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Overview

Gulzarilal Nanda (4 July 1898 – 15 January 1998)[1] [2] was an Indian politician and economist who specialized in labour issues. He was the acting Prime Minister of India for two short periods following the deaths of Jawaharlal Nehru in 1964 and Lal Bahadur Shastri in 1966. Both his terms ended after the ruling Indian National Congress‘s parliamentary party elected a new prime minister. He was awarded the Bharat Ratna, India’s highest civilian award, in 1997.

Early life

Born

Nanda was born on 4 July 1898 in Sialkot in the Punjab Province of British India into a Punjabi Hindu family. (After the partition of British India into India and Pakistan in 1947, Sialkot became a part of the Punjab Province of Pakistan.) Nanda received his education in Lahore, Amritsar, Agra, and Allahabad.[citation needed]

Research worker

Nanda worked as a research scholar on labour problems at Allahabad University (1920-1921), and became a Professor of Economics at National College in Bombay (Mumbai) in 1921.[citation needed] The same year, he joined the Indian Non-Cooperation Movement against the British Raj. In 1922, he became secretary of the Ahmedabad Textile Labour Association where he worked until 1946. He was imprisoned for Satyagraha in 1932, and again from 1942 to 1944.[citation needed]. He was honored with “Proud Past Alumni” in the list of 42 members, from “Allahabad University Alumni Association”, NCR, Ghaziabad (Greater Noida) Chapter 2007-2008 registered under society act 1860 with registration no. 407/2000.[3][4][5]

He married Lakshmi, with whom he had two sons and a daughter.[6]

Members of Assembly and Parliament

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British Raj

In the British Raj, Nanda was elected to the Bombay Legislative Assembly in 1937, and served as parliamentary secretary (for Labor and Excise) to the Government of Bombay from 1937 to 1939. As Labour Minister of the Bombay Government during 1946-50, he successfully piloted the Labor Disputes Bill in the state assembly. He served as a Trustee of the Kasturba Memorial Trust. (Kasturba was the wife of Mahatma Gandhi.) He served as secretary of the Hindustan Mazdoor Sevak Sangh (Indian Labor Welfare Organization), and Chairman of the Bombay Housing Board. He was a member of the National Planning Committee. He was largely instrumental in organising the Indian National Trade Union Congress, and later became its president.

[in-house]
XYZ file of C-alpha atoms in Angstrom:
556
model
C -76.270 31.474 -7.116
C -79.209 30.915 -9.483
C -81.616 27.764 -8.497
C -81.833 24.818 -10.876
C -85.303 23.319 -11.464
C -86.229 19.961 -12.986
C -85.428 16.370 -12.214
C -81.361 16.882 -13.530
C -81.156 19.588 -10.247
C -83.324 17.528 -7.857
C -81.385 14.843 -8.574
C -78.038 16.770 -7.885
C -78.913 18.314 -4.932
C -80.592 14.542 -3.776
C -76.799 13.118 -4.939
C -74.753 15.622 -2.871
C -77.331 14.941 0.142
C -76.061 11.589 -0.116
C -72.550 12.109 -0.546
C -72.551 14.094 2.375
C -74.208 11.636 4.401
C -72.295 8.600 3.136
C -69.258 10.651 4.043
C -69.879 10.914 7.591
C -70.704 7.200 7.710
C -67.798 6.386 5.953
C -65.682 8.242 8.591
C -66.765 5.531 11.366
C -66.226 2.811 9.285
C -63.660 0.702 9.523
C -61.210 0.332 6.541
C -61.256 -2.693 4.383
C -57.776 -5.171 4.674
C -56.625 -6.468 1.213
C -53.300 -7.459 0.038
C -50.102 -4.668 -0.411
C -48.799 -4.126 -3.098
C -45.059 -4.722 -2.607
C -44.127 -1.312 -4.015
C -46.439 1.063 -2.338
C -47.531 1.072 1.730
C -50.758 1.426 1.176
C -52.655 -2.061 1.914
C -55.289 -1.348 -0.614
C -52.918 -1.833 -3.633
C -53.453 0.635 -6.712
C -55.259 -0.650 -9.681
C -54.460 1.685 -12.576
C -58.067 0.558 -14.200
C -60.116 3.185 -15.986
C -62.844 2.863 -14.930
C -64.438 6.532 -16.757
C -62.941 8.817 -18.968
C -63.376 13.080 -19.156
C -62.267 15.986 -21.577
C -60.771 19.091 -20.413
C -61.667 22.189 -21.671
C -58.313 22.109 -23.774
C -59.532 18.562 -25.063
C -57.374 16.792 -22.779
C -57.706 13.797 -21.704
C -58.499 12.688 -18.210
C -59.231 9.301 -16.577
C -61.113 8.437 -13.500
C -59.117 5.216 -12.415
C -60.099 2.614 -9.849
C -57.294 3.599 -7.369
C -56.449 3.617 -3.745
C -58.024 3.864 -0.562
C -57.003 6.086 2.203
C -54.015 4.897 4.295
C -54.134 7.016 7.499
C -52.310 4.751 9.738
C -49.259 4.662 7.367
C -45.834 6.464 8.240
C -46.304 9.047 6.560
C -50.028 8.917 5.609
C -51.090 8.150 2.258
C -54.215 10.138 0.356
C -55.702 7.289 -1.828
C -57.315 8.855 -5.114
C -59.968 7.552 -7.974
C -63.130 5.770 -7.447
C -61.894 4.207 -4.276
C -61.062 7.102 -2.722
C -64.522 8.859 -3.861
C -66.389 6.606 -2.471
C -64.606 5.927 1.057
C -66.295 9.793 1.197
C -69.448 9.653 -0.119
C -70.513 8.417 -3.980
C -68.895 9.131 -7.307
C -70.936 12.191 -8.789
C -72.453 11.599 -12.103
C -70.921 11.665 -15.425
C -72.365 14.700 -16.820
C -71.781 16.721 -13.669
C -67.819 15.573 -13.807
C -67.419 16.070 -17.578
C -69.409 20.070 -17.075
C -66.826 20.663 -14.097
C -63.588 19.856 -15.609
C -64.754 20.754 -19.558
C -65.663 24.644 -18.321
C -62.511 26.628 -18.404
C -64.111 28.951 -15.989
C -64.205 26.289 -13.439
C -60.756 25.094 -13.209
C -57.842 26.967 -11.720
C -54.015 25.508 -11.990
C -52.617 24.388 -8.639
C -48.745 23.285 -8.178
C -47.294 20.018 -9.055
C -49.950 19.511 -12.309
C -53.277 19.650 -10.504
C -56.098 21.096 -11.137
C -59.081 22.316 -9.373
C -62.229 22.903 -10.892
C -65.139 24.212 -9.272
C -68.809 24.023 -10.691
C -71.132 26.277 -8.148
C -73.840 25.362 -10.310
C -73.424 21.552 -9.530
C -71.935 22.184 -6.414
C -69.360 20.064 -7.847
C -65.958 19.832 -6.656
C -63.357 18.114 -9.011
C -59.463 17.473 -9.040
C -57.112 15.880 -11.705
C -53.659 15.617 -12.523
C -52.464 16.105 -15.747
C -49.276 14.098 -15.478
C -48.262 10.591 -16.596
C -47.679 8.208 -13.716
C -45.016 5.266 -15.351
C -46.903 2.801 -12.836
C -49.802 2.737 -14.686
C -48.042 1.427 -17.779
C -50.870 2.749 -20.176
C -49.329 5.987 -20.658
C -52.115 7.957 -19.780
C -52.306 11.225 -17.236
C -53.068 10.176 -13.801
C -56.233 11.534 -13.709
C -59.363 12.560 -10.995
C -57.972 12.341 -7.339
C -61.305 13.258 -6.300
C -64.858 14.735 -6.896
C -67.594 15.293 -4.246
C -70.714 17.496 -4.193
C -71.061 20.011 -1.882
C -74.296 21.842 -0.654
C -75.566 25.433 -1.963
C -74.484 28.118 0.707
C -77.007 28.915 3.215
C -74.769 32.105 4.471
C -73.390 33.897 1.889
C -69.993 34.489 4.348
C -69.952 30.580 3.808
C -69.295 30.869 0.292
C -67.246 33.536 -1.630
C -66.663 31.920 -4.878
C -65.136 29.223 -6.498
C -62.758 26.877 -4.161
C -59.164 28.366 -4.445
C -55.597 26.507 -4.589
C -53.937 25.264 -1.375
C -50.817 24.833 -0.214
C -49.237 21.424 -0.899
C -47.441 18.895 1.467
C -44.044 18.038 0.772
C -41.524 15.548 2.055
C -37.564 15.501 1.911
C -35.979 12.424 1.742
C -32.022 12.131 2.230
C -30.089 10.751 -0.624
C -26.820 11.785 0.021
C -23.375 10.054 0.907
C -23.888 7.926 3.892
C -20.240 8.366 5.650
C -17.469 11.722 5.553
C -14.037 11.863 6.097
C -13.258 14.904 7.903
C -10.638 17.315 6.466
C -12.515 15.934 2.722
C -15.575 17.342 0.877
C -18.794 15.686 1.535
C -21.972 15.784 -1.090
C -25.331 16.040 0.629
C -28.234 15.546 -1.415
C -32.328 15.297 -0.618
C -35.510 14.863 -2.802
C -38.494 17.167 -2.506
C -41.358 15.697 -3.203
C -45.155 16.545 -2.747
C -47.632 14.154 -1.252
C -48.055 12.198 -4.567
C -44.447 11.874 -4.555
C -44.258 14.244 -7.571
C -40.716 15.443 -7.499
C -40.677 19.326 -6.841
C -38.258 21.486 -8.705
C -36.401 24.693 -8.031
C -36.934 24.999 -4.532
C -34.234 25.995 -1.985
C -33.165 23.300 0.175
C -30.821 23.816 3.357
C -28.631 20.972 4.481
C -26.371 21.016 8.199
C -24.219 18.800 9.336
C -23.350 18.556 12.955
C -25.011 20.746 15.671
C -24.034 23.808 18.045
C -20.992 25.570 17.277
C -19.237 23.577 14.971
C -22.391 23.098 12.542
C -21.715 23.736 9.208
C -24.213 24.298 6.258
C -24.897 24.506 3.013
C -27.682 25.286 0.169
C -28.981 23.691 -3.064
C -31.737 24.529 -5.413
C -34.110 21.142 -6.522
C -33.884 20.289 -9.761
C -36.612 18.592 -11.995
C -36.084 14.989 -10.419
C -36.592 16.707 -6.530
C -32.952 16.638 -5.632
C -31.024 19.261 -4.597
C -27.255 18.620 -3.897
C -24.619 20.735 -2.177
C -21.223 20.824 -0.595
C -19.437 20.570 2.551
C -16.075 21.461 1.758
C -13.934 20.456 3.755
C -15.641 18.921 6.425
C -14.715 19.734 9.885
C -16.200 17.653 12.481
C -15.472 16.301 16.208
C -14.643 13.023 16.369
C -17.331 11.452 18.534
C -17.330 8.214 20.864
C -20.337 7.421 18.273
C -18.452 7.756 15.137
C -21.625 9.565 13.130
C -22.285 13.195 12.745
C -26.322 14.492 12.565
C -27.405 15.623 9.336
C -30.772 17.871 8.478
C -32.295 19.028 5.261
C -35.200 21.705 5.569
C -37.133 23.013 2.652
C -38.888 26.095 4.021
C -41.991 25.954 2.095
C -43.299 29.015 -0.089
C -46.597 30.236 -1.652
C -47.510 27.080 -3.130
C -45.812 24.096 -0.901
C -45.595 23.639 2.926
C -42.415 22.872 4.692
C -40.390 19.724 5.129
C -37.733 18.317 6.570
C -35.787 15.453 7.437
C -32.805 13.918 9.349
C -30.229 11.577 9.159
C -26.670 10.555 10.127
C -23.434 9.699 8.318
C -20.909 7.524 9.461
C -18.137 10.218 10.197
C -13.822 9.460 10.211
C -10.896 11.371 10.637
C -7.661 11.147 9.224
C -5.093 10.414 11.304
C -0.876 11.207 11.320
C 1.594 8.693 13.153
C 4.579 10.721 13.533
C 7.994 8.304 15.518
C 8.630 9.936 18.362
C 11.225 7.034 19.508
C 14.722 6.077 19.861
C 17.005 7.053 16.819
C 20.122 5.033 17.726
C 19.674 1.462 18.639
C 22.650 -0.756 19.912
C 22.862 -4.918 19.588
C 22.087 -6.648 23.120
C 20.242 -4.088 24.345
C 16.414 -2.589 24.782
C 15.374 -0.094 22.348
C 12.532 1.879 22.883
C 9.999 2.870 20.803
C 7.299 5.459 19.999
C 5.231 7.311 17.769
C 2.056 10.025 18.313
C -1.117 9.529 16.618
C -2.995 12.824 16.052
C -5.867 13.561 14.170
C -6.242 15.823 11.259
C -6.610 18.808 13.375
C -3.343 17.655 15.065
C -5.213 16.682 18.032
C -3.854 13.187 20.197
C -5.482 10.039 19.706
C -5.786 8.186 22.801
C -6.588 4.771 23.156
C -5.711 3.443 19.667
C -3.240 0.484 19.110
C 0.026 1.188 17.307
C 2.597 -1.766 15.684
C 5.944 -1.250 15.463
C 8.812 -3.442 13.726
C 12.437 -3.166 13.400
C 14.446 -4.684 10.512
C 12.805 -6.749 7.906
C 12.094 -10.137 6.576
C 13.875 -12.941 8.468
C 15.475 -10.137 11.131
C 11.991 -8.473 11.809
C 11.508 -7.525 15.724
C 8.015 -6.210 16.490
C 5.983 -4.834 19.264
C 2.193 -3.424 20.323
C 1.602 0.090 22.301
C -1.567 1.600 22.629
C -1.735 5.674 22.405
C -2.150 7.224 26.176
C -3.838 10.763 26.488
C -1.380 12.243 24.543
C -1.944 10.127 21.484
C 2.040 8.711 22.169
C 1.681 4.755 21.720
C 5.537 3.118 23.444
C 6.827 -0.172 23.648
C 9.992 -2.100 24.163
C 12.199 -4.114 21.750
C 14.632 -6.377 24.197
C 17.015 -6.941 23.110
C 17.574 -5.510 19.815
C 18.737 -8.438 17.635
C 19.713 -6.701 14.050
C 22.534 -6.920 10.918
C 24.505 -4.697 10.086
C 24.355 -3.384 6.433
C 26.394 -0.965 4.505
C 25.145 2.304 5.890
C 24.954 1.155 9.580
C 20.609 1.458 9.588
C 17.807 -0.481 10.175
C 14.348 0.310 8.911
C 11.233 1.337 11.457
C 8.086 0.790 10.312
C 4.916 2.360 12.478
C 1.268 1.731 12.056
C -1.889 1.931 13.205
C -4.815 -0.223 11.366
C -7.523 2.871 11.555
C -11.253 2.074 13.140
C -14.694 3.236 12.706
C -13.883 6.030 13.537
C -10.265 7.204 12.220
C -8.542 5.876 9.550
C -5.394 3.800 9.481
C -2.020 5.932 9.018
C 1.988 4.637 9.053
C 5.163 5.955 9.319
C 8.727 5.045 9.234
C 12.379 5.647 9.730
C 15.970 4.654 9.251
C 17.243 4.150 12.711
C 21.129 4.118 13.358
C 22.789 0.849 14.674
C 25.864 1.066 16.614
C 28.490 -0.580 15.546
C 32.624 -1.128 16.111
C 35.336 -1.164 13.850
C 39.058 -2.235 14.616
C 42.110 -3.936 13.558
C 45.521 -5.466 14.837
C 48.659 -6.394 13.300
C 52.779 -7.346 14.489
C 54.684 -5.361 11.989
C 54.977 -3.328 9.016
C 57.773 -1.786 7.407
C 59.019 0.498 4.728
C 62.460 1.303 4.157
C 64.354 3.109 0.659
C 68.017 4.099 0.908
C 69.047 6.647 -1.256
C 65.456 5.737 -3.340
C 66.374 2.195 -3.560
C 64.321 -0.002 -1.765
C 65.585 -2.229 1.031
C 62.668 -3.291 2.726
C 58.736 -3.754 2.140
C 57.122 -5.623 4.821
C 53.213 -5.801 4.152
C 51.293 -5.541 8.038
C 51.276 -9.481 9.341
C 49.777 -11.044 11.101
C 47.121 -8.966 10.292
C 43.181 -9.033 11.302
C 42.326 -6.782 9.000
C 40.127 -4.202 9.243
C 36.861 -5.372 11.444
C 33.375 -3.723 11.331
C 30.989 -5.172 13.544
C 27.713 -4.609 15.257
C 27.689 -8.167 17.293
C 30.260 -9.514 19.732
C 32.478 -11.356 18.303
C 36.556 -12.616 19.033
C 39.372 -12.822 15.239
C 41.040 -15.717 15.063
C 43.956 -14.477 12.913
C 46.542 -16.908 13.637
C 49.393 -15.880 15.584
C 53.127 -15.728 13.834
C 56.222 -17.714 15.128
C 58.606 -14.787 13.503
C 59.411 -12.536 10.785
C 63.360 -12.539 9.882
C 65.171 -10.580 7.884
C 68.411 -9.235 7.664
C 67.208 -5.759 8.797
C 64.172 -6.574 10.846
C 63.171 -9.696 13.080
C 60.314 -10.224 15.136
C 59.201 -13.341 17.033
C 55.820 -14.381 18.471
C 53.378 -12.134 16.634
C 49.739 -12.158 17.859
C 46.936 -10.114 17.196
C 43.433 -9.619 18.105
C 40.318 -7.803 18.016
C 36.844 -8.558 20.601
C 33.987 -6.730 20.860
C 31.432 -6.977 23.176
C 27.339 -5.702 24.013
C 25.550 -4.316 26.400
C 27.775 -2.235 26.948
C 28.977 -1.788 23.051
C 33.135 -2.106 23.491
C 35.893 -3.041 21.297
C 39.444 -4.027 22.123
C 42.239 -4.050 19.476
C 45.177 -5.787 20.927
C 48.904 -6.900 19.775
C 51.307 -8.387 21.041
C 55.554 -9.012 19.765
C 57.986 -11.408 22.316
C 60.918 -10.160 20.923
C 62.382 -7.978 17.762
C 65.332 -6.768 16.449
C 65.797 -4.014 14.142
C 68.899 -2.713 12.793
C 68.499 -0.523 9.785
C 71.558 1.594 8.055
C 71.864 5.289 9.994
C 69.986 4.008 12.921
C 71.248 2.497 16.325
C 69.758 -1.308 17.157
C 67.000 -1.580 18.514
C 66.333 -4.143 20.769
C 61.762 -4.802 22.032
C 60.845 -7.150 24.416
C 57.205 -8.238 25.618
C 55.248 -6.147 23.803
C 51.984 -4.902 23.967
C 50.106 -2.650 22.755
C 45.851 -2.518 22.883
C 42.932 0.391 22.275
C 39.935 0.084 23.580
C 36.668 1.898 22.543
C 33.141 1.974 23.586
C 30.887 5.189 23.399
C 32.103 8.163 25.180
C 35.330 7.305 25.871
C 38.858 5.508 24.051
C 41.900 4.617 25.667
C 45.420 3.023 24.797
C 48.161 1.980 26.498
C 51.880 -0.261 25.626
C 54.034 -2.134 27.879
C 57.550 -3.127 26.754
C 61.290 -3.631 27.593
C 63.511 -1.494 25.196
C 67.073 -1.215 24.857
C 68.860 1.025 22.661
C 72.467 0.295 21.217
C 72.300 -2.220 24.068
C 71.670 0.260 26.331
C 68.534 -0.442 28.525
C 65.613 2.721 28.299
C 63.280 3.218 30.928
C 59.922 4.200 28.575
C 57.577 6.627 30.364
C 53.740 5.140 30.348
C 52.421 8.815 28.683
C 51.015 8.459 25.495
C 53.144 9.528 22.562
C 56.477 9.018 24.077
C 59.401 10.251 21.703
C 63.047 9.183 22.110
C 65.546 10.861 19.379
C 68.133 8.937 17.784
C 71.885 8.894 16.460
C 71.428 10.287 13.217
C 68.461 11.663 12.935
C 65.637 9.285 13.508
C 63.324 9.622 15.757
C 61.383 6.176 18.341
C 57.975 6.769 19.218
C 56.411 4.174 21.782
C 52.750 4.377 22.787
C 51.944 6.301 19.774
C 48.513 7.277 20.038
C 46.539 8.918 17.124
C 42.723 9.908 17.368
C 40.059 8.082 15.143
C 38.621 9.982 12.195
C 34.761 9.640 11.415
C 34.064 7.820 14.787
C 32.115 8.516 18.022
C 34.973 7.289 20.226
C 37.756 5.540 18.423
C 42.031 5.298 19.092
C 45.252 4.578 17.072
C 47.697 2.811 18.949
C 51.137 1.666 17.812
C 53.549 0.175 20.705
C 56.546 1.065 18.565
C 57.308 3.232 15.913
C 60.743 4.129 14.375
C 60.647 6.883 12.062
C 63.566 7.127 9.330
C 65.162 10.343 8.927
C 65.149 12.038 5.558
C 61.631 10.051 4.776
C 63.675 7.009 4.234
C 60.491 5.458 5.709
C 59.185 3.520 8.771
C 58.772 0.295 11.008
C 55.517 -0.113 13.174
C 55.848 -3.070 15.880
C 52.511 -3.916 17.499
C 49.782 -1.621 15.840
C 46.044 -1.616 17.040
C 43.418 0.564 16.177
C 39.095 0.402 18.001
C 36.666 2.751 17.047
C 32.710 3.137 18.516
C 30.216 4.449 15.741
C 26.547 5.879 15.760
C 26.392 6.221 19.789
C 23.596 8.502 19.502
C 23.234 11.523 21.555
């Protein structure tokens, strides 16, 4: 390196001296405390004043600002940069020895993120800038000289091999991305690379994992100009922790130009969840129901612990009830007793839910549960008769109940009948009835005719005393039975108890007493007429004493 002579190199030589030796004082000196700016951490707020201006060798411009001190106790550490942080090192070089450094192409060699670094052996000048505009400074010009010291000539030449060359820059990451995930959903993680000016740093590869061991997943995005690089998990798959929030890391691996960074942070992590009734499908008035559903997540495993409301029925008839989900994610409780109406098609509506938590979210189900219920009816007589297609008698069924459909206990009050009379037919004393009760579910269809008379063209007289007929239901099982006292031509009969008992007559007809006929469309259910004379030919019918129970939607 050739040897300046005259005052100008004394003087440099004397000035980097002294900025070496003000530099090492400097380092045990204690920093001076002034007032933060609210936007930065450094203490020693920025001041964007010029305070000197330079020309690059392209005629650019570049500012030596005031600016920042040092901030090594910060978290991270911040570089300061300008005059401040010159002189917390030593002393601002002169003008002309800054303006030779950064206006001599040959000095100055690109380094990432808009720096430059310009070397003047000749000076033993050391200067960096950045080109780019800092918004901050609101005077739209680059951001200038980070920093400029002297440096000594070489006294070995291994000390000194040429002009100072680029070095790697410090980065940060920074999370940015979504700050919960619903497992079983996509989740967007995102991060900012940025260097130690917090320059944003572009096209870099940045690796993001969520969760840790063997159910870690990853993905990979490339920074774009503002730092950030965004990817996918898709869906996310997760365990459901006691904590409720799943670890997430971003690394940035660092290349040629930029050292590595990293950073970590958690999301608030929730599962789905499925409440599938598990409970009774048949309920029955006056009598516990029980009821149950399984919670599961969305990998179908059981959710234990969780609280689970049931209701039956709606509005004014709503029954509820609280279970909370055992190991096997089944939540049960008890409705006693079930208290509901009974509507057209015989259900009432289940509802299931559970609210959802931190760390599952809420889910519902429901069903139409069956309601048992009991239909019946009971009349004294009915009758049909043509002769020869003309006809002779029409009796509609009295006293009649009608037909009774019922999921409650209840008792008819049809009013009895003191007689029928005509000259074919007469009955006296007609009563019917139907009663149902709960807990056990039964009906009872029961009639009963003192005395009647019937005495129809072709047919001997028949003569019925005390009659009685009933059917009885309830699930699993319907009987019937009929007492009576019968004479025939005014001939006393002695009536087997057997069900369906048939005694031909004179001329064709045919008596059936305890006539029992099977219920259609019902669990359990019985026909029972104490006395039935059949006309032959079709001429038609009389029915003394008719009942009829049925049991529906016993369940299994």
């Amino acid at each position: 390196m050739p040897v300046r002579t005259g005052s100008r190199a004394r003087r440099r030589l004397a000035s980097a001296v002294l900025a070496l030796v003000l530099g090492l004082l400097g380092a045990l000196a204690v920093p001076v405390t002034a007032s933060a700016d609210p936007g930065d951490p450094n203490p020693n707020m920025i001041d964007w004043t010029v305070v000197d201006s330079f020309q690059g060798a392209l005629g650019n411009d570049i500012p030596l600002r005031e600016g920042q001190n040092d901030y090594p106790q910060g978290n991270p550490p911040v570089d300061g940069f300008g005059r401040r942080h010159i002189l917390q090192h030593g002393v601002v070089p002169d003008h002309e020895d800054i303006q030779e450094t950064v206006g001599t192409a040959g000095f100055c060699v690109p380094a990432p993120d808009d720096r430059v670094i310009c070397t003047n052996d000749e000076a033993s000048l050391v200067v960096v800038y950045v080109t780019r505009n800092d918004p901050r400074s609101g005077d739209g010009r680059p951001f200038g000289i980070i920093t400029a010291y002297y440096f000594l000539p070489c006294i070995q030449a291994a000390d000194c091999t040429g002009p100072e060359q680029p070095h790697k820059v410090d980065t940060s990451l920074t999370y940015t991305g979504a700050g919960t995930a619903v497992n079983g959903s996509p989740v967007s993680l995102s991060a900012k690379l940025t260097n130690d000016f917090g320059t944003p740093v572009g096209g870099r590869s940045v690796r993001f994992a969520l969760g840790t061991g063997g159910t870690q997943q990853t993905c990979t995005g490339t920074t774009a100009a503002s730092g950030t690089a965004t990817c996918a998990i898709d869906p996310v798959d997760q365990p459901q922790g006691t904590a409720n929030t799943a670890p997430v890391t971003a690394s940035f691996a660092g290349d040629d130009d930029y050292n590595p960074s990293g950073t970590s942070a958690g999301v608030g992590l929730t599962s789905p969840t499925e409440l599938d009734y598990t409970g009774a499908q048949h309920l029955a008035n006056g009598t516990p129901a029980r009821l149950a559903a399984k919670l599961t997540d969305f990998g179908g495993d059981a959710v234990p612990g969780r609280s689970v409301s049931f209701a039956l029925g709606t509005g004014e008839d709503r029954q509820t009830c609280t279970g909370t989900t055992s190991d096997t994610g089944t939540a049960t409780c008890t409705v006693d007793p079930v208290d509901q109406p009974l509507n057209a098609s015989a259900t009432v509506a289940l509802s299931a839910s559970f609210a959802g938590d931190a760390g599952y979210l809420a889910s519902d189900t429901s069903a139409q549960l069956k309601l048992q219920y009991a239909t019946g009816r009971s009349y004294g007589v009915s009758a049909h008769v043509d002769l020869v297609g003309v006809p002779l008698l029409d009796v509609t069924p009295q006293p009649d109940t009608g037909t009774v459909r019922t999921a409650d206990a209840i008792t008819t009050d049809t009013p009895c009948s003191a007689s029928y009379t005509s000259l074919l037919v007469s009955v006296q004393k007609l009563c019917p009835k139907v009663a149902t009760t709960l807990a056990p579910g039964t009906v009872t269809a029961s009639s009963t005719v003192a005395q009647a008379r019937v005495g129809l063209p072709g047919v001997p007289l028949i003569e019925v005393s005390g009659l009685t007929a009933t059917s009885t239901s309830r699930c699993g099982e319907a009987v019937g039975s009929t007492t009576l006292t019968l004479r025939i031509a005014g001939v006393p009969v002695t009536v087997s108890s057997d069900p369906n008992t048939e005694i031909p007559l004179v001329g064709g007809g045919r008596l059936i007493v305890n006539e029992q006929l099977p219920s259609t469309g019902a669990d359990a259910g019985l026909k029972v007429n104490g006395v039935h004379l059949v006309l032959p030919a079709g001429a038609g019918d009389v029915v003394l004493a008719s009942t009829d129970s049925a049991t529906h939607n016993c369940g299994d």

In 1947, Nanda went to Geneva, Switzerland as a government delegate to the International Labor Conference. He worked on The Freedom of Association Committee of the Conference, and visited Sweden, France, Switzerland, Belgium, and the UK to study labour and housing conditions in those countries.

Indian Planning Commission

In March 1950, Nanda joined the Indian Planning Commission as its vice-chairman. In September 1951, he was appointed Planning Minister in the Indian Government. He was also given charge of the portfolios of Irrigation and Power. He was elected to the Lok Sabha from Bombay in the general elections of 1952, and was reappointed Minister for Planning, Irrigation, and Power. He led the Indian Delegation to the Plan Consultative Committee held in Singapore in 1955, and the International Labor Conference held in Geneva in 1959.

Lok Sabha member

Nanda was elected to the Lok Sabha in the 1957 elections, and was appointed Union Minister for Labour, Employment and Planning, and later, as Deputy Chairman of the Planning Commission. He visited the Federal Republic of Germany, Yugoslavia, and Austria in 1959.

Nanda was re-elected to the Lok Sabha in the 1962 elections from the Sabarkantha constituency in Gujarat. He initiated the Congress Forum for Socialist Action in 1962. He was Union Minister for Labour and Employment in 1962-1963, and Minister for Home Affairs in 1963-1966.

Nanda was re-elected to the Lok Sabha in the 1967 and 1971 elections from the Kaithal (Lok Sabha Constituency) in Haryana.[7]

Prime Minister

Nanda was the Prime Minister of India twice for thirteen days each: the first time after the death of Prime Minister Jawaharlal Nehru in 1964, and the second time after the death of Prime Minister Lal Bahadur Shastri in 1966.[8] Both his terms were uneventful, yet they came at sensitive times because of the potential danger to the country following Nehru’s death soon after a war with China in 1962 and Shastri’s death after a war with Pakistan in 1965.[9] Nanda died on 15 January 1998 at the age of 99, and From 25 November 1997 when former Malawian President Hastings Banda until his own death Nanda was the oldest living former State Leader.[10]